A Chinese developer has been preventing residents of Australia's Keswick island from setting foot on their home turf after the firm purchased a lease to the land, according to multiple media reports.
Locals are reportedly banned from renting their properties or promoting them on Airbnb, as their access to the beaches has been limited as well. According to reports, families say that the new Chinese owner is killing tourism on the island, restricting boats from approaching the island and aircraft from entering its airspace in what is seen as an attempt to make the island an exclusive tourist spot for visitors from Beijing only.
"I just don't think they want Australians on the island," former resident Julie Willis told Australian news program A Current Affair. "I think that they want to have this island solely for the use of the Chinese tourism market."
Willis revealed that she and her partner Robert Lee were told to vacate their property on the island that they have been renting for six years - with China Bloom claiming that they would now have to pay 100,000 AUD ($70,000) as a deposit if they wanted to purchase the property.
"I think they're trying to deter us from buying the property. They don't want us here", Willis observed.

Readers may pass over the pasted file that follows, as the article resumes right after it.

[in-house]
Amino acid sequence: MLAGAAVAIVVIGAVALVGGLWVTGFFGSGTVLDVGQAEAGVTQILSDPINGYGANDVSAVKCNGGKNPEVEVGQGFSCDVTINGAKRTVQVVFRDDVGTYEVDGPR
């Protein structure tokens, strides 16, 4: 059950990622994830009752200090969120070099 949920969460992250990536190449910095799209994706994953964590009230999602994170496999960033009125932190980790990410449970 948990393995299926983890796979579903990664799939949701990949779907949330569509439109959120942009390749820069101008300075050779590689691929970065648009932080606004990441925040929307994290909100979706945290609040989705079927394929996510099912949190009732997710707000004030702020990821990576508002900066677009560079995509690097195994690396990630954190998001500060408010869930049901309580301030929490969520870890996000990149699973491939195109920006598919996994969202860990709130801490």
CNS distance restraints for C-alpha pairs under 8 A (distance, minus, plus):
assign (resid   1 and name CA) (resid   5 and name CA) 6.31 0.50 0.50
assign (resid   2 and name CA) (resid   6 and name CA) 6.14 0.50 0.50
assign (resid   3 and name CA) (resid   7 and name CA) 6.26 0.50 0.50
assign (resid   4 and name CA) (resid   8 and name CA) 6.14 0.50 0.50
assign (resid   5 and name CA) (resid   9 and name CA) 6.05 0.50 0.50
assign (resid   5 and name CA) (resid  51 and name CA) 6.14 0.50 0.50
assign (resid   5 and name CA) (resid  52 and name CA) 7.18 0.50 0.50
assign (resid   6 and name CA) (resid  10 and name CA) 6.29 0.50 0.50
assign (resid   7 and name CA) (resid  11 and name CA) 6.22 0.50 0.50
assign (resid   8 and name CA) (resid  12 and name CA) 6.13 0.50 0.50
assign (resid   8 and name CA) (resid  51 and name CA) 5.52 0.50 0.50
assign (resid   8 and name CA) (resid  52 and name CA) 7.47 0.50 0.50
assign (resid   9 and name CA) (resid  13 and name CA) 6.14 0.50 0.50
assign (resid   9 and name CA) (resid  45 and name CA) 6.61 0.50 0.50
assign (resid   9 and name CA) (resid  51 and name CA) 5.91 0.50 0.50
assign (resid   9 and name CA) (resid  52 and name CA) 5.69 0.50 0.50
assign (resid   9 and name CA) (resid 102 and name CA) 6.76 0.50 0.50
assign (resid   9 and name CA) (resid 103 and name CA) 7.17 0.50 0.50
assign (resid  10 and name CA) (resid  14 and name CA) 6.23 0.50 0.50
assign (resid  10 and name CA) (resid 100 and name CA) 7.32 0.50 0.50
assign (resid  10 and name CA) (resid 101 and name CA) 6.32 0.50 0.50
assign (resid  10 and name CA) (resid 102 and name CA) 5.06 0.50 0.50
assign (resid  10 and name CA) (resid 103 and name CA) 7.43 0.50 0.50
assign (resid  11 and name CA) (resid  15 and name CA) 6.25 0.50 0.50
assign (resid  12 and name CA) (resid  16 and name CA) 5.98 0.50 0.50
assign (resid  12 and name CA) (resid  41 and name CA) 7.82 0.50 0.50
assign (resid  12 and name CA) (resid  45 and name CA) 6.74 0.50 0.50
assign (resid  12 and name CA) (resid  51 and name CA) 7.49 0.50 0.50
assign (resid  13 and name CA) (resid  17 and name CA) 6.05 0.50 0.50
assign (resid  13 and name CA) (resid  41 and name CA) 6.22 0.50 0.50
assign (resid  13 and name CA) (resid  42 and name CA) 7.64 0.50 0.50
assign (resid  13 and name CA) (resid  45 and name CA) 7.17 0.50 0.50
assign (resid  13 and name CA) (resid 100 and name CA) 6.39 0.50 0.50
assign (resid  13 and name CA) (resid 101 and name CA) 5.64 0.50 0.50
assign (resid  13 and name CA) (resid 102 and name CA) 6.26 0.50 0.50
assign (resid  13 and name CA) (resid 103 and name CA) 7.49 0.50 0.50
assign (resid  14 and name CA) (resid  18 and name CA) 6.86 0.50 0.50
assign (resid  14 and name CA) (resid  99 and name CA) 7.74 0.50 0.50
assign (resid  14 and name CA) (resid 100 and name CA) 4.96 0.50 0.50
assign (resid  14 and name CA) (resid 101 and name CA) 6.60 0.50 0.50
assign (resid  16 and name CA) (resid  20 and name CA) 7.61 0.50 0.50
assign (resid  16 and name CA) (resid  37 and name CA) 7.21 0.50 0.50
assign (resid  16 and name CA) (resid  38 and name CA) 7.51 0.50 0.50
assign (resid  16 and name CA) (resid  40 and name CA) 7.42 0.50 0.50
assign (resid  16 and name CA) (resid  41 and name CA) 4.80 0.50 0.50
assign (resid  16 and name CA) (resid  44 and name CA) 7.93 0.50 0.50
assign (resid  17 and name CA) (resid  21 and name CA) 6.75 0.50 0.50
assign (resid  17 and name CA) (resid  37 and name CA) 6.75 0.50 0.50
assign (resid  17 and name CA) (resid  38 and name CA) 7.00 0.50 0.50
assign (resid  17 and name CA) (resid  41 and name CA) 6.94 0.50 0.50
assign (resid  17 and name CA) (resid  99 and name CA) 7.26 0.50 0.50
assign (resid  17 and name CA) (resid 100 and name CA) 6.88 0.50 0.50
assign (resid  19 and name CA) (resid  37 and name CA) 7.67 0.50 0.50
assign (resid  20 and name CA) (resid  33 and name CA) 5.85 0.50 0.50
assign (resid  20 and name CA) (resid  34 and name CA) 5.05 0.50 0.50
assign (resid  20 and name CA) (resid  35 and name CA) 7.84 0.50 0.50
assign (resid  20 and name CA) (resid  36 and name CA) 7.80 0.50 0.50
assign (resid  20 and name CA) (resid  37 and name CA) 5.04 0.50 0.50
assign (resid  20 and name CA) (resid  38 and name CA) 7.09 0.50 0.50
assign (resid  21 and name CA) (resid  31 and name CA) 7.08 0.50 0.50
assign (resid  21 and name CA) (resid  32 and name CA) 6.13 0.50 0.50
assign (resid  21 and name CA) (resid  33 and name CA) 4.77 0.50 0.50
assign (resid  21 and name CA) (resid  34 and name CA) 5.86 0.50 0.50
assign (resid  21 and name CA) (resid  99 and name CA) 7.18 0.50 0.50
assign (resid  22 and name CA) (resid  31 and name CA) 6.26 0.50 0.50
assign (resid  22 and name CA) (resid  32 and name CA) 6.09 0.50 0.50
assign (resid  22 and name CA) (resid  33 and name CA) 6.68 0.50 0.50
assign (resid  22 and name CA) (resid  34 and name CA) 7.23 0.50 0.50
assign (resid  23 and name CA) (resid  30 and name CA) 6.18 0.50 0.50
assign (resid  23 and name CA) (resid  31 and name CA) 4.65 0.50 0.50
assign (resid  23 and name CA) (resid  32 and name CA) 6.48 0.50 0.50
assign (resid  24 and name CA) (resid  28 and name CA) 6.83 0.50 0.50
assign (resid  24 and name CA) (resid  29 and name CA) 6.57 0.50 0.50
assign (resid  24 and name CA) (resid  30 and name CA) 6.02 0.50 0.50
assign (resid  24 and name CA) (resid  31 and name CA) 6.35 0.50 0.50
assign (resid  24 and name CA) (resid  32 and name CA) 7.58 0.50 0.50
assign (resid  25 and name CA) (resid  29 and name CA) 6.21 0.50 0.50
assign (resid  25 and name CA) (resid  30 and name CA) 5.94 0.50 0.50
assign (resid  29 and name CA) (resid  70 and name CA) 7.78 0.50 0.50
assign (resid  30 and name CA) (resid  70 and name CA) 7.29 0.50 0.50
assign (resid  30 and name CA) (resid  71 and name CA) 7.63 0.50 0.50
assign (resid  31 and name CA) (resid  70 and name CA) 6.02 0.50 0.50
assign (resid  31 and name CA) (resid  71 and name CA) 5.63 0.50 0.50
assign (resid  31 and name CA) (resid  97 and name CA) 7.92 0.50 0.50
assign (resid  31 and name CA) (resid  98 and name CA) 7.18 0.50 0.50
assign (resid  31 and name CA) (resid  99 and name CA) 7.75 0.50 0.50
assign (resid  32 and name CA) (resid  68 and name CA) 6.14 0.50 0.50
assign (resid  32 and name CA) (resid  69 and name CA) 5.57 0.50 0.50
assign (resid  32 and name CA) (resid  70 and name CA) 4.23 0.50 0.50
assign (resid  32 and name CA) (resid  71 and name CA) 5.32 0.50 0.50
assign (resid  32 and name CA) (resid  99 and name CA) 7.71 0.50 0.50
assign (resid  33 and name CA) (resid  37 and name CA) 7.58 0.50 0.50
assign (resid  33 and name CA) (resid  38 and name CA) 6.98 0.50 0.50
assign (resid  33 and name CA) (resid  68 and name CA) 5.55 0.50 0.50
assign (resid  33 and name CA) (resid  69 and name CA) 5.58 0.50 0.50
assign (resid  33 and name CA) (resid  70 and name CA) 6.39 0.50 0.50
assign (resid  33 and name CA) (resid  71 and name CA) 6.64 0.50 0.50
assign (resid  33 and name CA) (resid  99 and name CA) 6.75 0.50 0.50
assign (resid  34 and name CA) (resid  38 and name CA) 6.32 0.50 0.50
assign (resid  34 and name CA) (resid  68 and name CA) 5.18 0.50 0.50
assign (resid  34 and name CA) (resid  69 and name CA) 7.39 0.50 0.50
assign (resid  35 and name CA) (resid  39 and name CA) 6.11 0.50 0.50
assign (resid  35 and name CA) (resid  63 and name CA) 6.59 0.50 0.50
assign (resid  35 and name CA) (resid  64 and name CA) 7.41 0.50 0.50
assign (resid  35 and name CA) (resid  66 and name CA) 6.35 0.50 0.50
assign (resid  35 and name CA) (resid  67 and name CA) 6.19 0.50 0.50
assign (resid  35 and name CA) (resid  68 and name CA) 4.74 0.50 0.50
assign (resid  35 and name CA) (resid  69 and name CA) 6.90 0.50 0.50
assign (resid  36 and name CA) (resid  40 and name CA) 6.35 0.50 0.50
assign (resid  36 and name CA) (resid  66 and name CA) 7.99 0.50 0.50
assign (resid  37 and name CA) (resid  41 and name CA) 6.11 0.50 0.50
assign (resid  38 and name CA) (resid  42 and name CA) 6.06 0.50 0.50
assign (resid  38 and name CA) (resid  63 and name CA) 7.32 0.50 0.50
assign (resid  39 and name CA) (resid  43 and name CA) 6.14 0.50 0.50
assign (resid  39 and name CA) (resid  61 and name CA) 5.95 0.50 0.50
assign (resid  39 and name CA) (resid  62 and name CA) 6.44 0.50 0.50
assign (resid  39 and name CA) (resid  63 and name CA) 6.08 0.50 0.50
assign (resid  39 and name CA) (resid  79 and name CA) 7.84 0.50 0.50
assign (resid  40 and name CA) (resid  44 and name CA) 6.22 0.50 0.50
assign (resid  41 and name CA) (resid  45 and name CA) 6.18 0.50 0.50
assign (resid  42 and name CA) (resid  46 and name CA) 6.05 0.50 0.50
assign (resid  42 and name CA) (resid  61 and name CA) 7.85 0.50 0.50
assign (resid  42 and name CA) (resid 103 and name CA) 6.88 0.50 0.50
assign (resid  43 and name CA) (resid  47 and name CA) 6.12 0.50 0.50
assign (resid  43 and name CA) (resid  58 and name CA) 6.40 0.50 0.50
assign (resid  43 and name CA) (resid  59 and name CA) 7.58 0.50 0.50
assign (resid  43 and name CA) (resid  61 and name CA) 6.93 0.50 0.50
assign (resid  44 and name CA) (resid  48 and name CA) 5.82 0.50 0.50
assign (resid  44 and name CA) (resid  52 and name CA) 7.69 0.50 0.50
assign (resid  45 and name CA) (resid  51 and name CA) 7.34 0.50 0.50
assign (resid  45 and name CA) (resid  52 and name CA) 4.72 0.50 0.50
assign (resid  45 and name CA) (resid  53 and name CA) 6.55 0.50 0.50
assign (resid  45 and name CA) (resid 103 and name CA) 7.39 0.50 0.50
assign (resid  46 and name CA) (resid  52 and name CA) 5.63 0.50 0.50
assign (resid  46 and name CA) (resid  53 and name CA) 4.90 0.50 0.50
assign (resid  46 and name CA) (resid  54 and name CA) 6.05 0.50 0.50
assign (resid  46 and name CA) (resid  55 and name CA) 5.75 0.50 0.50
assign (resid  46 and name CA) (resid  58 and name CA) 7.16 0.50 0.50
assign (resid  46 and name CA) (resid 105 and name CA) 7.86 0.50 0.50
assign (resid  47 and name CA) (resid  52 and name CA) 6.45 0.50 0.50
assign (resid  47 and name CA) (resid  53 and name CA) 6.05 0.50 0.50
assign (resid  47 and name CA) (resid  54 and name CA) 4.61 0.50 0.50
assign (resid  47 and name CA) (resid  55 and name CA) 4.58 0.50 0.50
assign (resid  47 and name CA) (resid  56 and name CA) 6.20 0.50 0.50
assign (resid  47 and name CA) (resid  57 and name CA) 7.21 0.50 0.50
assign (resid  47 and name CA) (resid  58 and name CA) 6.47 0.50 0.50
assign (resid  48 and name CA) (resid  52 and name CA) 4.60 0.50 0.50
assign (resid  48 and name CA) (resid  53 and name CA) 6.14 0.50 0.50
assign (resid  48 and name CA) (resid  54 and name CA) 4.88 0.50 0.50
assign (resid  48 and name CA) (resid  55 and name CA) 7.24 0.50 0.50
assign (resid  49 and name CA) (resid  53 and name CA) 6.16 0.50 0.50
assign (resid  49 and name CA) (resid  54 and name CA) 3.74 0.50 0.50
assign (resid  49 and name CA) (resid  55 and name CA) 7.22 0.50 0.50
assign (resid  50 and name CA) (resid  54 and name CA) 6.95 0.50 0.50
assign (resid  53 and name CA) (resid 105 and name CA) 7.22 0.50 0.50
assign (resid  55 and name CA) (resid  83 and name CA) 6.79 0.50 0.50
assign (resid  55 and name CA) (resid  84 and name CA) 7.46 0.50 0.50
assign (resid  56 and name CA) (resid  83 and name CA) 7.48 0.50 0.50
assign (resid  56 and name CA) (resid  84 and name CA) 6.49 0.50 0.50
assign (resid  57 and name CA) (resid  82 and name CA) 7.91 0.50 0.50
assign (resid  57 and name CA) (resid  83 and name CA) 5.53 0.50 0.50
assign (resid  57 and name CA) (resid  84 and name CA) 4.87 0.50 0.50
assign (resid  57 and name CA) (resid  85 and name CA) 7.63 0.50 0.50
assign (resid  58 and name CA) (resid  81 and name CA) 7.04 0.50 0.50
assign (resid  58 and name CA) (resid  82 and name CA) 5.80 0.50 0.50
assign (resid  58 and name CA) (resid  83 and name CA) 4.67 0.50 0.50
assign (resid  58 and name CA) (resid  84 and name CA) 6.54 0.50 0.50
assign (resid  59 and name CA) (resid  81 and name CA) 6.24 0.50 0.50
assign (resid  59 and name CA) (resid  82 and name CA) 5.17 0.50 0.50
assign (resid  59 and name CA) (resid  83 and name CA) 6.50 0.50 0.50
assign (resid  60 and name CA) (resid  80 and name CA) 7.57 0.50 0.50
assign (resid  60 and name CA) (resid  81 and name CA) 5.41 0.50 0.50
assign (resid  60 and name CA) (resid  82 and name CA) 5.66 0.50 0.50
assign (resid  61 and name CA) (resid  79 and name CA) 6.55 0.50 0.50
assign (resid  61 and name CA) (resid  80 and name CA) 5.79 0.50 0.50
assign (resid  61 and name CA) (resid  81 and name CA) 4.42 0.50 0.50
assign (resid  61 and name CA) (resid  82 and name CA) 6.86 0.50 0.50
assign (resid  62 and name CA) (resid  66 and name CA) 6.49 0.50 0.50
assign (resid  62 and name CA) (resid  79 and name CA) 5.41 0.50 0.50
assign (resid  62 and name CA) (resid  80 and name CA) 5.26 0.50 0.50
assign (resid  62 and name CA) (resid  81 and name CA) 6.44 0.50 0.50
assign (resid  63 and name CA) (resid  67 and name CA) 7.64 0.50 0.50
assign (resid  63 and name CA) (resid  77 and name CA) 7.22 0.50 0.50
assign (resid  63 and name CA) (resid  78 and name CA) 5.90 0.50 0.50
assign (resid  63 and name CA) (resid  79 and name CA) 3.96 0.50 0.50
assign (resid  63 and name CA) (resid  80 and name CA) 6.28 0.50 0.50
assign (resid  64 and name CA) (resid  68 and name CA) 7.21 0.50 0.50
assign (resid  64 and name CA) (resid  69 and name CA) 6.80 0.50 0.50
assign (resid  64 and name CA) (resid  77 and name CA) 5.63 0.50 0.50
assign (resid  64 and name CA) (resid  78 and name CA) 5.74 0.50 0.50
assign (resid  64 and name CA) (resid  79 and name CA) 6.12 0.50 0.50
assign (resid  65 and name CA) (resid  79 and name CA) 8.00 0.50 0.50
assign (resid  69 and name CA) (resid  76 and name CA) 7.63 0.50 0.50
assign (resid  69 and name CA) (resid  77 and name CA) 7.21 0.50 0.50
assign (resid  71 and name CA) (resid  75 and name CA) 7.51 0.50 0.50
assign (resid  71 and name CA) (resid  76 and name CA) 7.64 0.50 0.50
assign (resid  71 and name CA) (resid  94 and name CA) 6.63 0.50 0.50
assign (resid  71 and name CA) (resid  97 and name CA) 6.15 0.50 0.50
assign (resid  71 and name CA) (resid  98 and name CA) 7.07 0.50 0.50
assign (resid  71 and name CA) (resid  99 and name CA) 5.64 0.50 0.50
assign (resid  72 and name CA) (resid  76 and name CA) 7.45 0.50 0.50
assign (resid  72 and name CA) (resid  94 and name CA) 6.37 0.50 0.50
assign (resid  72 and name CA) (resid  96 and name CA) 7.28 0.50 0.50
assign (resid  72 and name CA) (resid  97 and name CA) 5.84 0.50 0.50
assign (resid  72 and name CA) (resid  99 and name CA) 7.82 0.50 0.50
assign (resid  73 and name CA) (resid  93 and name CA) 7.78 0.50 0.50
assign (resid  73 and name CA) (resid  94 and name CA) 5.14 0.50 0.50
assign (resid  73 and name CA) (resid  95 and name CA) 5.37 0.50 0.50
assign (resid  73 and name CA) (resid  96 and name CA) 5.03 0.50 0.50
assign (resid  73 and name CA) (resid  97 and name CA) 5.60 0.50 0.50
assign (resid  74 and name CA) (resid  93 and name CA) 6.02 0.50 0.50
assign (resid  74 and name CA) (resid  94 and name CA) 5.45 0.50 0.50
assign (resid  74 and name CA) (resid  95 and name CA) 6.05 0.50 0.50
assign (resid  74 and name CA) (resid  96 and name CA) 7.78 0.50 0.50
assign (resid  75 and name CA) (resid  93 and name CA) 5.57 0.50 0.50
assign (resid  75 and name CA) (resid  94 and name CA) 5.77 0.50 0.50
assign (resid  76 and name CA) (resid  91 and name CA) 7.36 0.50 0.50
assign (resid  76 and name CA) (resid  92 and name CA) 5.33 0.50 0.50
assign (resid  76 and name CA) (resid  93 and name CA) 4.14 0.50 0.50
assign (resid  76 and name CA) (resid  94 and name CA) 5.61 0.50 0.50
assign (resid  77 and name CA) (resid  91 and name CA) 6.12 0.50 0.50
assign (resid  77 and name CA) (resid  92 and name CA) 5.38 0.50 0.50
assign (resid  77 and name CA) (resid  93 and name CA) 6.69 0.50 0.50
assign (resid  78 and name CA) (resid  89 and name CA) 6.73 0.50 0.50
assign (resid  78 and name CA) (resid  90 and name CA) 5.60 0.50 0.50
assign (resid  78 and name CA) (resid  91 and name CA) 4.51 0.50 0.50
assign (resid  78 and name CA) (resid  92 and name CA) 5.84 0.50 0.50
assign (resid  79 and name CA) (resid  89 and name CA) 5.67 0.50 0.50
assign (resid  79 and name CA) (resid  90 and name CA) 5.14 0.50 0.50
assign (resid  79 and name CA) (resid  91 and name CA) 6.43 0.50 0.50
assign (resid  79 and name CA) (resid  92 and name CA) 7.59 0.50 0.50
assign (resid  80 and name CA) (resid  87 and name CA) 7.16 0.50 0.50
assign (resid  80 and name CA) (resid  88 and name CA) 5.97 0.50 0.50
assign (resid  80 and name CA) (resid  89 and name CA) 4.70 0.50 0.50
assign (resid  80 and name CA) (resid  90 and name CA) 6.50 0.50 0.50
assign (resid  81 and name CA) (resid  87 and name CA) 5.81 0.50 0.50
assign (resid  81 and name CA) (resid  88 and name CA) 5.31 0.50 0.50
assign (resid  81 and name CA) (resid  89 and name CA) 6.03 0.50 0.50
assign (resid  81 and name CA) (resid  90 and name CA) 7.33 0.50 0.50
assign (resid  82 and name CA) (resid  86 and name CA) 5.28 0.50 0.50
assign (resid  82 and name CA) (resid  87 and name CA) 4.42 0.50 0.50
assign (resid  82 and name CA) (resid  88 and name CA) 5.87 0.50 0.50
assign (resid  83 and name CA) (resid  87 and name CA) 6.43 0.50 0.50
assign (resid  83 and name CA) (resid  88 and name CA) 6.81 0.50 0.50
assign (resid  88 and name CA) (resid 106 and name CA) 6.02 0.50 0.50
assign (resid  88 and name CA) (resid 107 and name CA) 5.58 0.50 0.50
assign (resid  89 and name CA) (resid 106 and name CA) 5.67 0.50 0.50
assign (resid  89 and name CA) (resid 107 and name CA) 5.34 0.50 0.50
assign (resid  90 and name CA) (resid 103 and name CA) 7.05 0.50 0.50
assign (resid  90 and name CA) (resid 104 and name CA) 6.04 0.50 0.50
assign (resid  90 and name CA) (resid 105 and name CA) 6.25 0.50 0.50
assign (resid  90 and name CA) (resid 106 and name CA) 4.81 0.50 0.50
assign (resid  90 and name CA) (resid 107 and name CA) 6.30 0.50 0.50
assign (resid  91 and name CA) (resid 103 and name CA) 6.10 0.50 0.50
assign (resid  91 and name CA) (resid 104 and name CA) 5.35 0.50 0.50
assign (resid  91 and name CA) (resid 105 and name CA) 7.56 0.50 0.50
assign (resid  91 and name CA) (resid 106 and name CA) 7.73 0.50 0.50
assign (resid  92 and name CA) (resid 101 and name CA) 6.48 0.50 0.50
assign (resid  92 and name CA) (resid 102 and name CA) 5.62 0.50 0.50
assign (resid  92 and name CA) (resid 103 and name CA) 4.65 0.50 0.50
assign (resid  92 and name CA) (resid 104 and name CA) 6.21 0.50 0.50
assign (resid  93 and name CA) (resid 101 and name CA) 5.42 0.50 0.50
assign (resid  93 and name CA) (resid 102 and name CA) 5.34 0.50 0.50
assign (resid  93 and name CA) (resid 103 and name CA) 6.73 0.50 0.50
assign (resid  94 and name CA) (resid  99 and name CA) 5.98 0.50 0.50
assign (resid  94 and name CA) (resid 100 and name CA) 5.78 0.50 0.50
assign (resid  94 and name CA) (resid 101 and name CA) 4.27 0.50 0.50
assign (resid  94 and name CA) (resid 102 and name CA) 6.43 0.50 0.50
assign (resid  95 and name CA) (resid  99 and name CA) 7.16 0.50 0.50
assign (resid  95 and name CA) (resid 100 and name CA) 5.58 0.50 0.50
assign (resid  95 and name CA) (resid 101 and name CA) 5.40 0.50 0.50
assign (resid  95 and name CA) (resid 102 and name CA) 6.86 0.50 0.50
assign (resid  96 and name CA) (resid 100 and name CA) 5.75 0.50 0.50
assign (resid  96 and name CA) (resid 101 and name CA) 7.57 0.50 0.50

Rayna Asbury, a landlord on the island, told 'A Current Affair' that no tourists have visited the island since September 2019. According to the report, access restriction was extended to the waters of Basil Bay beach and even a national park that covers 80 percent of the island's 550 hectares.
According to reports, China Bloom is excavating on the island, potentially damaging the environment. The Daily Mail noted in its report that Australian agents of China Bloom, Greaton Holdings, is behind several massive construction projects across the country, particularly hotels and residential buildings in Sydney's Darling Harbour, McLaren Vale, Adelaide and Sydney.
The Department of Resources said in a statement, cited by A Current Affair, that its responsibility "is to work with both the head lessee China Bloom and sublessees to ensure all relevant activities are in accordance with the terms of the lease, particularly as China Bloom works to upgrade the island's roads, boat ramps, jetties and marine infrastructure".
Since September, locals have become concerned about the ecological future of the island, arguing that the excavation of the shoreline and restriction of access to the national park raises concerns regarding the Chinese company's environmental footprint.
Asbury, cited by ABC News AU, said she was particularly shocked to discover that Basil Bay, a known turtle nesting location, had been widely excavated.
A Department of Environment and Science spokesperson, however, cited by A Current Affair, claimed that their Department found no evidence of a permanent negative environmental impact to the habitat.
"Officers from the Department of Environment and Science investigated beach areas where island management had conducted works and did not observe any evidence of turtle nests or permanent impact to habitat", the statement reportedly said.
According to reports, the lease to Keswick island territories was purchased by China Bloom in 2019. There have been no official statements released by the Chinese company.